Over heard at the market: “this market, it’s like Disneyland for adults”
The height of California-grown asparagus season is in full bloom. Did you know that from seed to harvest it takes three years to produce this braid-tipped vegetable? Loaded with vitamins and minerals (you can read all about the benefits of asparagus here) and low in calories it may just be the season’s best vegetable.
A few years ago I asked a farmer how to store asparagus. He suggested I cut about a 1/2 inch from the bottom…….
Tip: keep the rubber band around the bunch when you cut so that you don’t have any runaway spears!
……….. and put into a glass with a bit of water so that the cut end is immersed and store in the refrigerator
There are many ways to use asparagus but I always associate them with eggs, it’s a classic combination. What I like about combining these two ingredients is that you can enjoy them for breakfast, lunch or dinner.
Take last night’s grilled asparagus and cut into bite-sized pieces. Chop up onion, sauté in a bit of olive oil on medium-low heat, after a few minutes add the asparagus. In a separate bowl, crack a few eggs, add a bit of milk and whisk until combined. Add the eggs to the onion and asparagus, stir frequently and cook until desired doneness. Throw in some grated or crumbled cheese (I like goat cheese but parmesan is lovely), herbs, salt and pepper.
Cook a few eggs (poached, sunny-side up, over easy, whatever you prefer) then lay over cooked asparagus. Add a piece of rustic toast to soak up the goodness.
Lunchtime is the perfect time to enjoy asparagus in a salad. I made this Quinoa, Asparagus and Feta Salad and it was a hit! I added some roasted carrots too!
Not only is there plenty of asparagus, beets and sugar snap peas as in recent weeks the one notable new addition is shelling peas (english peas). Have you ever shelled your own peas? They take time and their yield is a bit of a let down when you compare pod to peas but the taste of a fresh pea is fantastic. If you’ve only ever had canned or frozen you’re in for a treat. My kids do not like processed peas but they do like the fresh ones. Shelling a big bag of peas is a great activity to do with your kids or have them do this while you are cooking dinner. They can easily pop out the little green orbs at the kitchen table.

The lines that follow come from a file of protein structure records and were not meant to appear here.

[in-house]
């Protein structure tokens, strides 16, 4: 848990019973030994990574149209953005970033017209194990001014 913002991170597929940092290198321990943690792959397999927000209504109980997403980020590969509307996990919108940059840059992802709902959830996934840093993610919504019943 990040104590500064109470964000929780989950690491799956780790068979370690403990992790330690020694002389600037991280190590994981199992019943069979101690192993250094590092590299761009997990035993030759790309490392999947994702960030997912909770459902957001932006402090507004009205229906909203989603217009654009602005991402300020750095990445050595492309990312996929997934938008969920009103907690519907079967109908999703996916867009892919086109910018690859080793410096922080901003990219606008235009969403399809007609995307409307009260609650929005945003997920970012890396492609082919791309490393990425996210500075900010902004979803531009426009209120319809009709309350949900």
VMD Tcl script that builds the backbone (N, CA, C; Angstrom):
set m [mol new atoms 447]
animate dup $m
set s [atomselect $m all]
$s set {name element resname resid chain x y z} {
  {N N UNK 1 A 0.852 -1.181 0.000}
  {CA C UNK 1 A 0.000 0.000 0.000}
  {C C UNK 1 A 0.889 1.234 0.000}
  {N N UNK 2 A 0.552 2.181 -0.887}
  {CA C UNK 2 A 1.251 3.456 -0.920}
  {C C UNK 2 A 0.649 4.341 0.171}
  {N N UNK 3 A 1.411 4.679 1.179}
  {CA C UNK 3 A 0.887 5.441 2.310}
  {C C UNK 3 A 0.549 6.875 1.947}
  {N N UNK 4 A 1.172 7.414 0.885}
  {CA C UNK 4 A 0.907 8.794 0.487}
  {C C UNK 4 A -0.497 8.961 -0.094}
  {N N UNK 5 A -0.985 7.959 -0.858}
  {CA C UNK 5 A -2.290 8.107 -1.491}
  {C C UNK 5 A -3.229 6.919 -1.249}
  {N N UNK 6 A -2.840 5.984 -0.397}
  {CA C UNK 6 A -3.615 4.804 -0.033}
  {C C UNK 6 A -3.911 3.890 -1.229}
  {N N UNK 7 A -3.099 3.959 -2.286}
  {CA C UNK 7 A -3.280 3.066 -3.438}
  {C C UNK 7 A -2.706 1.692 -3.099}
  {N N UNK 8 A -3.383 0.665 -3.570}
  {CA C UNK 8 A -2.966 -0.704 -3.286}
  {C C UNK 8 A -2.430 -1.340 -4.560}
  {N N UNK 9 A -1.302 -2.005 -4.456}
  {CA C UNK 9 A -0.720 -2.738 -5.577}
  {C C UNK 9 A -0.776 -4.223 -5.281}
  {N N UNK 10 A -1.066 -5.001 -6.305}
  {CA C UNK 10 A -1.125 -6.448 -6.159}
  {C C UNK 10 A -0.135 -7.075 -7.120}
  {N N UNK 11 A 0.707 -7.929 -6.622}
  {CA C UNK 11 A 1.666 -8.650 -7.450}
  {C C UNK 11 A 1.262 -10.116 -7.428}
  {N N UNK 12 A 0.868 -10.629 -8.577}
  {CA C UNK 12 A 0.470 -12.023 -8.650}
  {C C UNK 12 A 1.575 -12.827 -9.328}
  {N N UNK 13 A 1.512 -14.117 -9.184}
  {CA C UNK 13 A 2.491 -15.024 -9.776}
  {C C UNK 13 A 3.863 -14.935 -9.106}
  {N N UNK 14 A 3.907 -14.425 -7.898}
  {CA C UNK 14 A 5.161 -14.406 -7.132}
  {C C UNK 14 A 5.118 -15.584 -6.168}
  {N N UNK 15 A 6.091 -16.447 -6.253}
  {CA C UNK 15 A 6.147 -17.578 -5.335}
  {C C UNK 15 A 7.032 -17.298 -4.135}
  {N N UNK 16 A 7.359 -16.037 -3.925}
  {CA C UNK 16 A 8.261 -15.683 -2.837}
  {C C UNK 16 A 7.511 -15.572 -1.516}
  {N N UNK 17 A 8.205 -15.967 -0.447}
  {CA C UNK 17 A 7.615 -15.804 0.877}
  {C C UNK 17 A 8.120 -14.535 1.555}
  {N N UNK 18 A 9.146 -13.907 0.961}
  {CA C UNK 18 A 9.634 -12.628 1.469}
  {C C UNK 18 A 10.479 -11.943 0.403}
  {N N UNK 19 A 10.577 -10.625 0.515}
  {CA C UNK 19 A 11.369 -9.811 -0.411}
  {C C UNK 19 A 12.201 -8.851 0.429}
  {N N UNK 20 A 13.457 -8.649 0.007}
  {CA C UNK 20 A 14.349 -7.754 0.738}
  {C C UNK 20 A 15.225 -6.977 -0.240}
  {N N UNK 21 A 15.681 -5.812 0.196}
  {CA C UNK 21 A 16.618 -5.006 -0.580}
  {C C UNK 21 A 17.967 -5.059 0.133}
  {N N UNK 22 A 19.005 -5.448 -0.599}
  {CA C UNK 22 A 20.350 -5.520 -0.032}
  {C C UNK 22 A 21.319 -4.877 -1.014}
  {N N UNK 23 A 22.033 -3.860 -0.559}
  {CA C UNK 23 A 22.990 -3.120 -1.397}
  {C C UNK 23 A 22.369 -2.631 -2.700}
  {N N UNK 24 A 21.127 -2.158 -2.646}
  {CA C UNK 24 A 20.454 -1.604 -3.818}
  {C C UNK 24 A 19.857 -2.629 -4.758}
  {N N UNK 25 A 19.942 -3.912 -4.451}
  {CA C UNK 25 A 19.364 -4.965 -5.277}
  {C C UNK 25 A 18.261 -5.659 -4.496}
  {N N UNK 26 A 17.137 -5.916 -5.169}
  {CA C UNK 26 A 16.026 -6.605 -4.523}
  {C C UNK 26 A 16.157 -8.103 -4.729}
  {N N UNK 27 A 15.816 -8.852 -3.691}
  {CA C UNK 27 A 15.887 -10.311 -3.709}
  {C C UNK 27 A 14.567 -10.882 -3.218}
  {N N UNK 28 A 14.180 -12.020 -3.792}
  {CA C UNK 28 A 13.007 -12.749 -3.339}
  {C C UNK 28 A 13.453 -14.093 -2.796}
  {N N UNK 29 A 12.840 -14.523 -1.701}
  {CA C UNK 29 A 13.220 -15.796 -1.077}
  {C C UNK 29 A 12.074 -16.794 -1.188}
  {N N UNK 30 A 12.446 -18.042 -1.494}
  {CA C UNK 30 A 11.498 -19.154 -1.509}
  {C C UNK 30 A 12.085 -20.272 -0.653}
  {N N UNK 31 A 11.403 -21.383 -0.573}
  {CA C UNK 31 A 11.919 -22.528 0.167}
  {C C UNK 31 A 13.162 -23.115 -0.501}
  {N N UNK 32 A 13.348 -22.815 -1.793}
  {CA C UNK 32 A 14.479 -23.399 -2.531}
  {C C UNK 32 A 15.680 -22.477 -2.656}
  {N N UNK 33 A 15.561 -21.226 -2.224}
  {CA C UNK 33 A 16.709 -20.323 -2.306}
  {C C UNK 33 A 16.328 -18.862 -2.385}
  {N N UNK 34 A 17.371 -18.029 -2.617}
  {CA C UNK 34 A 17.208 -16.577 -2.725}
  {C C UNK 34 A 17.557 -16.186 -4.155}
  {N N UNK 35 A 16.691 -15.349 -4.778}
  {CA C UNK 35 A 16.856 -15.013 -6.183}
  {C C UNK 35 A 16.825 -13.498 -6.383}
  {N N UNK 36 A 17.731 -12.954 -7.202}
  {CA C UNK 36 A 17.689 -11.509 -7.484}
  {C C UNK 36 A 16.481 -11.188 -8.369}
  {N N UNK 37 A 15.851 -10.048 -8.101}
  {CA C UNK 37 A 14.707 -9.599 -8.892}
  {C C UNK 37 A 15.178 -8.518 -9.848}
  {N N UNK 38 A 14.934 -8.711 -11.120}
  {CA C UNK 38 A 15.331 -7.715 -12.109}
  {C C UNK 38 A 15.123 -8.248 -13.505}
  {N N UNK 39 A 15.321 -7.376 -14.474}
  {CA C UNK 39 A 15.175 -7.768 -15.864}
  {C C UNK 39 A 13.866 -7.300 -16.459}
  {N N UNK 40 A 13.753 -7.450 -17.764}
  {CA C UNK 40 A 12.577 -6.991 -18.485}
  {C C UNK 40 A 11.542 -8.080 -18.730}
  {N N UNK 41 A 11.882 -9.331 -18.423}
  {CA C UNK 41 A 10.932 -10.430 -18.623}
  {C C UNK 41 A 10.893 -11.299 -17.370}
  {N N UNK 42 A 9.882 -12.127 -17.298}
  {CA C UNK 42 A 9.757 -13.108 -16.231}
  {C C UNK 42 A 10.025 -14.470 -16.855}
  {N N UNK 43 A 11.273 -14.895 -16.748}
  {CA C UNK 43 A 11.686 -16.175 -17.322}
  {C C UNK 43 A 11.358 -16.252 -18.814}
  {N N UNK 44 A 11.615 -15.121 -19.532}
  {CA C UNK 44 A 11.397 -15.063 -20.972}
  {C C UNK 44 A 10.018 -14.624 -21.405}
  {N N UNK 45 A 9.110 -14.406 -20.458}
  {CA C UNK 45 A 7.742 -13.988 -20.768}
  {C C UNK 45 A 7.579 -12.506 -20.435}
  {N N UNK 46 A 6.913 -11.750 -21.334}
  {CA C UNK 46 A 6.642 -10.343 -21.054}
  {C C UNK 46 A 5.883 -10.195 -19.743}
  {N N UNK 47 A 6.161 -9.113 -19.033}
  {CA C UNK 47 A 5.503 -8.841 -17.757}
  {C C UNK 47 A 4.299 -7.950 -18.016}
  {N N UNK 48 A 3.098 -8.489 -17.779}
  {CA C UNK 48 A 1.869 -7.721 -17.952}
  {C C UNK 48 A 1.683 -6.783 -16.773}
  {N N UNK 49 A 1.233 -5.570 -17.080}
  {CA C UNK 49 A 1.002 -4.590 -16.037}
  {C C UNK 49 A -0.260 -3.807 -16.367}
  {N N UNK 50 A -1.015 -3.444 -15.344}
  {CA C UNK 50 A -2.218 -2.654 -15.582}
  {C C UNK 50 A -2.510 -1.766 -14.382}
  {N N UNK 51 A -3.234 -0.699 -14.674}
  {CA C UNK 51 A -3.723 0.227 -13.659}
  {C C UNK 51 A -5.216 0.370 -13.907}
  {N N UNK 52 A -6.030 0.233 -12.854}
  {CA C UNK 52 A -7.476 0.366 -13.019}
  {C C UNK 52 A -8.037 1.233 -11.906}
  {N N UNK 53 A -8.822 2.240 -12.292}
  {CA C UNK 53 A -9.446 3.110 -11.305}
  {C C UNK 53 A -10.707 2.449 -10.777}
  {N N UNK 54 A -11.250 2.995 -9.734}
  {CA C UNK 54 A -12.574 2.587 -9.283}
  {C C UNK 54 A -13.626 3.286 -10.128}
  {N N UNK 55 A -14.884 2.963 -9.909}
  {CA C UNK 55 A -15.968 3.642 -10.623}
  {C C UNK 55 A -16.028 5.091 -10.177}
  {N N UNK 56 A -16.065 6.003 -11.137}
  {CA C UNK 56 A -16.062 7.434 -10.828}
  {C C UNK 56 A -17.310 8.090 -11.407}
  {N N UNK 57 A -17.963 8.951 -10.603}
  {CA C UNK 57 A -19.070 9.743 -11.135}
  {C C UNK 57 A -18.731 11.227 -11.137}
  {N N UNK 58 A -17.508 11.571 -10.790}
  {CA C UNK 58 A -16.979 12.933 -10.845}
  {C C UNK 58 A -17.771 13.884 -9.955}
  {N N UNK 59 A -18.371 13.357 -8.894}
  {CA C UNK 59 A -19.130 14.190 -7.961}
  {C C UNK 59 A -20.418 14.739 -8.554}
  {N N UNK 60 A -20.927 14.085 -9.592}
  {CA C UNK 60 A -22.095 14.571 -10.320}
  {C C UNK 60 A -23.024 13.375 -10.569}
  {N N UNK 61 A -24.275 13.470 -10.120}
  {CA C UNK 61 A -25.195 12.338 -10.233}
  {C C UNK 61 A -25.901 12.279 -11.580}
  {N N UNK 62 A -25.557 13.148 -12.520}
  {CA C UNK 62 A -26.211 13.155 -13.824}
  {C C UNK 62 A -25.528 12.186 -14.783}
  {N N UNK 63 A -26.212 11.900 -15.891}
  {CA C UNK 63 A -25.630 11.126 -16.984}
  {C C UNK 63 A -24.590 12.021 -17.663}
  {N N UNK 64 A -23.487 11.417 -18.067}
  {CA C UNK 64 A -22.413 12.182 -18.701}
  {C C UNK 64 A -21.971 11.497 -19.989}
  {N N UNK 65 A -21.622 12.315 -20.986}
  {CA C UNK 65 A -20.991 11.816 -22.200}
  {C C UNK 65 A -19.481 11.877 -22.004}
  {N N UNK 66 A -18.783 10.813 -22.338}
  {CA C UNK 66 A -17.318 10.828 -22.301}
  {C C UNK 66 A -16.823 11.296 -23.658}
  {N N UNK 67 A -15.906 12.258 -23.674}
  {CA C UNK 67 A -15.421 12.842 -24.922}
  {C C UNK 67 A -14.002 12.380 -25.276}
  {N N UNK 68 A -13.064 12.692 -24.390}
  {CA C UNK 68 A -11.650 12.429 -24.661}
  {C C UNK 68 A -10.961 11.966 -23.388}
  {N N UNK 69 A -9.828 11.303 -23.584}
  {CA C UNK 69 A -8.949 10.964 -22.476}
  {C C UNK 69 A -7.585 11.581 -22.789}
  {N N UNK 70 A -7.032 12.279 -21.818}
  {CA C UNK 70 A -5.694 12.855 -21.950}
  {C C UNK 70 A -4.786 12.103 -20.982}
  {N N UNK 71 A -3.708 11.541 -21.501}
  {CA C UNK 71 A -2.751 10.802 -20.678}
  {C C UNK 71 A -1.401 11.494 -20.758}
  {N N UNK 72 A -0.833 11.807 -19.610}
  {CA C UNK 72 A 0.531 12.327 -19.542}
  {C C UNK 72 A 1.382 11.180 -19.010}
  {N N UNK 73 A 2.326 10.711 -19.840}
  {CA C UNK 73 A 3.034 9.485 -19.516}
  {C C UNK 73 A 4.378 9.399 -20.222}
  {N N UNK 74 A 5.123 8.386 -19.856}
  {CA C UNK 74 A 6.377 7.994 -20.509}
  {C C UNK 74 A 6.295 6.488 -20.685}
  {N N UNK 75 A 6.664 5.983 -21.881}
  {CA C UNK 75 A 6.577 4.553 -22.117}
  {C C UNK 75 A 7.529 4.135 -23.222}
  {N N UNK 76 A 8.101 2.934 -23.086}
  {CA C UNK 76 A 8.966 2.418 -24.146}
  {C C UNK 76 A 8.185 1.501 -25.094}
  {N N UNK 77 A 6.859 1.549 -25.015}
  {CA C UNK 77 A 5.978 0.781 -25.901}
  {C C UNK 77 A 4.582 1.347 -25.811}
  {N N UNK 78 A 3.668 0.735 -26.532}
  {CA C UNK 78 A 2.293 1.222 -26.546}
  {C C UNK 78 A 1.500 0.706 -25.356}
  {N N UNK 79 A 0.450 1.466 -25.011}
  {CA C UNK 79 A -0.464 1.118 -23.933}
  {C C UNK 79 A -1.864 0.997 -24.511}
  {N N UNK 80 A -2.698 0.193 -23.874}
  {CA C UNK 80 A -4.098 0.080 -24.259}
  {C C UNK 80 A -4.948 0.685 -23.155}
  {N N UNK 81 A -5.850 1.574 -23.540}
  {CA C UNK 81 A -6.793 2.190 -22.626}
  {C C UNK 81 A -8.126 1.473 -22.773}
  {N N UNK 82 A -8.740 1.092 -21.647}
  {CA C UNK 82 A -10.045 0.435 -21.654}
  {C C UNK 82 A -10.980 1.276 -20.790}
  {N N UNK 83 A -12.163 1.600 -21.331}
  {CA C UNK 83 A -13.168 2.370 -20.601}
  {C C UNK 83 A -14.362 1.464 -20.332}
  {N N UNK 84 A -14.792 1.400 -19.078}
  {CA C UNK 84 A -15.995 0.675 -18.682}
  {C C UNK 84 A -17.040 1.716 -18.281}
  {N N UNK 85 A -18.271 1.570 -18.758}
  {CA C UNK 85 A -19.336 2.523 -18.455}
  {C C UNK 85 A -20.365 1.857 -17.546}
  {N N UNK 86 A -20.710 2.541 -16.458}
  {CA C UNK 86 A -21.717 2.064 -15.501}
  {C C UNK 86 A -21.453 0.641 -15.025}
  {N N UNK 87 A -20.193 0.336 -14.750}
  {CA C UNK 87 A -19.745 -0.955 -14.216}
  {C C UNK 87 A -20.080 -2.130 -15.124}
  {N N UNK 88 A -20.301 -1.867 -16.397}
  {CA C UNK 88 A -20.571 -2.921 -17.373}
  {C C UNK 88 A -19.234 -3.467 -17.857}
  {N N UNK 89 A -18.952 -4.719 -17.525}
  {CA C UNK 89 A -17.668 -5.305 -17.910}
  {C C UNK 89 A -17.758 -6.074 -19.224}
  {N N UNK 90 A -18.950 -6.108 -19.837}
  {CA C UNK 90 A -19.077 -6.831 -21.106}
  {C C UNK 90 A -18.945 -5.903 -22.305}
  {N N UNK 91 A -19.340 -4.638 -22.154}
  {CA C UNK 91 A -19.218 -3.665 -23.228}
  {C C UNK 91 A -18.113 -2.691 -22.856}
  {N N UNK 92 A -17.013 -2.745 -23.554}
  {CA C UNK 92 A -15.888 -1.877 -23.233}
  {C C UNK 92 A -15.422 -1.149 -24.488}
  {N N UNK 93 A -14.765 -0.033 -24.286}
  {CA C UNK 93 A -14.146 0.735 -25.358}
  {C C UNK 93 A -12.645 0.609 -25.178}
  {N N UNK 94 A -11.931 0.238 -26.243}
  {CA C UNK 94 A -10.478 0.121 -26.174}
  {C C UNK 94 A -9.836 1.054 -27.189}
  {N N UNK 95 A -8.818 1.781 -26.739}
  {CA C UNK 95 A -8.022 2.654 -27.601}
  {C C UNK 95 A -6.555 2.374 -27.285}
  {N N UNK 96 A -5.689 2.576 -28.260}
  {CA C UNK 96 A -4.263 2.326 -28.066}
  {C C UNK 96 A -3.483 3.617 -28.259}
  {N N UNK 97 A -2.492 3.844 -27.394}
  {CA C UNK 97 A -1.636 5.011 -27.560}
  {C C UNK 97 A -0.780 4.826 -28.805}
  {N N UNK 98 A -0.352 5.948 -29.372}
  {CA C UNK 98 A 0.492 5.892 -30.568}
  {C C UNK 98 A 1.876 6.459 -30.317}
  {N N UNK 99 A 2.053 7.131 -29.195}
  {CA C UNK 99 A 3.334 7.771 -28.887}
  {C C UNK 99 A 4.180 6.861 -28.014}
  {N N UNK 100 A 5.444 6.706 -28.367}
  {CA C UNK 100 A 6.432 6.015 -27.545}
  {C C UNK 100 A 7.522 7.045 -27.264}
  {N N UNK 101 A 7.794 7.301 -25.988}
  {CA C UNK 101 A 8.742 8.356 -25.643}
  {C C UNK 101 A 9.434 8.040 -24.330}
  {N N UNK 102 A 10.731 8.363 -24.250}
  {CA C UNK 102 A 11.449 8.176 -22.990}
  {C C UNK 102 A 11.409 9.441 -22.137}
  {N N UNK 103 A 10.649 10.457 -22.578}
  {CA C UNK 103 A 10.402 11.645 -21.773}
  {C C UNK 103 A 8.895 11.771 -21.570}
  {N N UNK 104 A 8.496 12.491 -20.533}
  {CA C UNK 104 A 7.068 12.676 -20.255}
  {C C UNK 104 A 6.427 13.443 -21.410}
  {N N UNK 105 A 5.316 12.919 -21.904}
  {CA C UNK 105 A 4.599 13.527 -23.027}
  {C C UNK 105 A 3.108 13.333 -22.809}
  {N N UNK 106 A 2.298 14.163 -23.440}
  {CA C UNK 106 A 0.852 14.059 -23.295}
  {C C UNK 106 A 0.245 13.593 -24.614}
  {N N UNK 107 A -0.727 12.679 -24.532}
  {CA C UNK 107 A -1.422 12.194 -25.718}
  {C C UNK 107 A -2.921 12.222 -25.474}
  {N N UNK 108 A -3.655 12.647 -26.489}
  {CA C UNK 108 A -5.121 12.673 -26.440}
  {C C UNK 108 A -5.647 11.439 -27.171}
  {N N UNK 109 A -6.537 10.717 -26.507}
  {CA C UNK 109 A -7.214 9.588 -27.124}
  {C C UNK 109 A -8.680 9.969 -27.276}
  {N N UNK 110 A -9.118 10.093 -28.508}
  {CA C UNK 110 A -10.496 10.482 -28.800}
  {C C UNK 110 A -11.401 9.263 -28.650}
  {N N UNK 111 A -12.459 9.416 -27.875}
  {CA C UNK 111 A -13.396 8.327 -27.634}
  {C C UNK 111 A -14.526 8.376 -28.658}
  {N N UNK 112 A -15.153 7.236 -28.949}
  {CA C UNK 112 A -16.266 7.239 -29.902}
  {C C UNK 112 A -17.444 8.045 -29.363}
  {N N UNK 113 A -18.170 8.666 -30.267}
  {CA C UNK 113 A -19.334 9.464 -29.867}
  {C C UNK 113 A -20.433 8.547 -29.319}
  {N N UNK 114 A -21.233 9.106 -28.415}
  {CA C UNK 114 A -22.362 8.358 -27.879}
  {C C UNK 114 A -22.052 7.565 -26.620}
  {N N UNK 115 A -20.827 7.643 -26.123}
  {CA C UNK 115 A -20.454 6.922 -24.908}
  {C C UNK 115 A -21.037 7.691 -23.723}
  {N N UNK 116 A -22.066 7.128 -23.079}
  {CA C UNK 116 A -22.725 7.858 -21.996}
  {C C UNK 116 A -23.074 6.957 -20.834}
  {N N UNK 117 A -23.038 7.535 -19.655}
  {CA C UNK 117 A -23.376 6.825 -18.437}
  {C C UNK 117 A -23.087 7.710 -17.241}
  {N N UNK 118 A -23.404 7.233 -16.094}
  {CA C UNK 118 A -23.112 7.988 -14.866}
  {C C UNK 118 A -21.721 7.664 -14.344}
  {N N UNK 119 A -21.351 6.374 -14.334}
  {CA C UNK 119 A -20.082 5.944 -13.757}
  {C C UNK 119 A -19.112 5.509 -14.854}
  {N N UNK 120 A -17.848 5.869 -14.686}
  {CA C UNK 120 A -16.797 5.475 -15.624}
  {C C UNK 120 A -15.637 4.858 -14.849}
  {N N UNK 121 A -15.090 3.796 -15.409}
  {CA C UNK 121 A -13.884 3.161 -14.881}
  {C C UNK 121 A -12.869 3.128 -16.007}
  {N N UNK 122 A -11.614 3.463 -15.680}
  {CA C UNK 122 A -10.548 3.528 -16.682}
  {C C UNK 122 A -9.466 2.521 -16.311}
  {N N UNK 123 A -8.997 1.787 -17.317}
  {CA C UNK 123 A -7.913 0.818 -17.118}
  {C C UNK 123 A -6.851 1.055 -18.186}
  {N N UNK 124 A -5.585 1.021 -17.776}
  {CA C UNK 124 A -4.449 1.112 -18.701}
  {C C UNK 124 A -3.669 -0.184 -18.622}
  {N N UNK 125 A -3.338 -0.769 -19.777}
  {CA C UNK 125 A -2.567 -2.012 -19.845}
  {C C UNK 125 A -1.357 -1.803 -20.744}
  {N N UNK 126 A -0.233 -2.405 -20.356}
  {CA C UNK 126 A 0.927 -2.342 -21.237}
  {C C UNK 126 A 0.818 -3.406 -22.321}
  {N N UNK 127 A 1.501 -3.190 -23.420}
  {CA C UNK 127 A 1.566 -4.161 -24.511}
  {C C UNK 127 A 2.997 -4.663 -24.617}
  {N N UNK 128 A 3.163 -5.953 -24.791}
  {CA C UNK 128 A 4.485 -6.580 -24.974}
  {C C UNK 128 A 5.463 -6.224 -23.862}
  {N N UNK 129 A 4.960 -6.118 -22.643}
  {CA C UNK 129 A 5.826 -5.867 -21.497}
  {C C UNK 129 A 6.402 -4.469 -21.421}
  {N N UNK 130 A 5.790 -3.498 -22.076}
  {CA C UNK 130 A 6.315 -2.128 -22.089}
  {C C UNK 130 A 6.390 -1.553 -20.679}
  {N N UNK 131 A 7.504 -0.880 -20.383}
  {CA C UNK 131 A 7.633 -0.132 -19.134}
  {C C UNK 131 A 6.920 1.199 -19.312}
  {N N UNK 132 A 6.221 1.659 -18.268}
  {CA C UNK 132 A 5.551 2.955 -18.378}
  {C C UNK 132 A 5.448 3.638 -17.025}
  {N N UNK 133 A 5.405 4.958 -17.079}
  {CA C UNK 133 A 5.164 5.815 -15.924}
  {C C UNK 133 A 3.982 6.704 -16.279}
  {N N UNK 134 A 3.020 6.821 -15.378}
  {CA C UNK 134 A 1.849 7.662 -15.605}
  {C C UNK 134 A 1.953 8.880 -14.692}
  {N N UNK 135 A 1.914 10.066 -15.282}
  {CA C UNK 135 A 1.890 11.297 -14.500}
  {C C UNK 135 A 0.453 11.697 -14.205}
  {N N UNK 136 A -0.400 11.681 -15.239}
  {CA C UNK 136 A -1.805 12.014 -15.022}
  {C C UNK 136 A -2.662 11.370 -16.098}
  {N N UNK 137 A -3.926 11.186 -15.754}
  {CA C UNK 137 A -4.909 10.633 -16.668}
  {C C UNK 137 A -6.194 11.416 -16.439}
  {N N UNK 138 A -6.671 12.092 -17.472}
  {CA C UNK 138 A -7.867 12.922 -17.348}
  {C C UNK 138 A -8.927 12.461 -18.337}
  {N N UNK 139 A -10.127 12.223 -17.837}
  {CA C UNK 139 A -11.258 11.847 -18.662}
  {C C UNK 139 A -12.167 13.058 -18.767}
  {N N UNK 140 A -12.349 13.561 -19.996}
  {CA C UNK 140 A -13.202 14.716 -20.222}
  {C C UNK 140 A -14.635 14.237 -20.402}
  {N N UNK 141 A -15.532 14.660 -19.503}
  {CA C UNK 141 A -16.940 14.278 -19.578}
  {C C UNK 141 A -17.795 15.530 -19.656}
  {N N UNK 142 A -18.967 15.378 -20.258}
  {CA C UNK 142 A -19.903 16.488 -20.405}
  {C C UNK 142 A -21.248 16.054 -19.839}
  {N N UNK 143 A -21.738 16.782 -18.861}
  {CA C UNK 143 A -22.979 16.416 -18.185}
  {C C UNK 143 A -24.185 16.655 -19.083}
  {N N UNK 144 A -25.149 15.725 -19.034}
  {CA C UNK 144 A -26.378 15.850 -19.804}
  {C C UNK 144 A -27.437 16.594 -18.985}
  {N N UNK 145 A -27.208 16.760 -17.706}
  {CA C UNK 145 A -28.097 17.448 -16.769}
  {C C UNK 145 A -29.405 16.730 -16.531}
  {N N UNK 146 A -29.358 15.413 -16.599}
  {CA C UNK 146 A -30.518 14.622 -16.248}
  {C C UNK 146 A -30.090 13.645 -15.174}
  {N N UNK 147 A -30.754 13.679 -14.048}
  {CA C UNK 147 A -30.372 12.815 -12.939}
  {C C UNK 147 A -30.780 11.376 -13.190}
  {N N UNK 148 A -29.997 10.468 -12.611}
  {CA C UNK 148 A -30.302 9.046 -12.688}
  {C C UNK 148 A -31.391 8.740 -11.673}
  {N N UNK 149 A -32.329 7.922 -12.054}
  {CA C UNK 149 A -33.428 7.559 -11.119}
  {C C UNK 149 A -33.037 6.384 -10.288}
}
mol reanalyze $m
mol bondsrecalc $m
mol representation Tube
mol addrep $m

Fresh peas need little cooking. We like them steamed tossed with a bit of butter, salt and pepper. My favorite way to eat them is in risotto. I recently had the opportunity to cook in the Picco Restaurant kitchen with founding Chef Bruce Hill and then Chef de Cuisine Jared Rogers. I learned that I’ve been making my risotto all wrong. I’ll have a post on their technique soon.
Strawberries taste sweeter this week, a benefit from a heatwave we had for a few days. I bought them from Swanton Berry Farm. This farm was the first certified organic strawberry grower in California in 1987, you can read about them here SF Chronicle . Written a few years ago, it details Jim Cochran’s vision of his company and the importance of paying fare wages and offer benefits to field workers. Not only can you find Swanton at 9 farmers markets around Northern California you can visit and enjoy their u-pick option. With two locations and a short drive within the Bay Area it’s a fun family outing.
Strawberries seem to disappear in my house. Eaten out of the basket or thrown into a smoothie they are typically gone within a few days. This week was all about SOM juice (strawberry, orange, mango) a request from my daughter. I juiced up a few oranges (I bought a 10 lbs bag at the market) poured one cup of juice (alter this amount if you prefer a thin or thicker consistency), a pint of hulled (the stem removed) strawberries and a cup of frozen organic mango chunks into my blender and it was delicious. For a more healthy drink you could add yogurt, almond milk and/or chia seed.
Go find a market, the bounty of the season will certainly please any palate!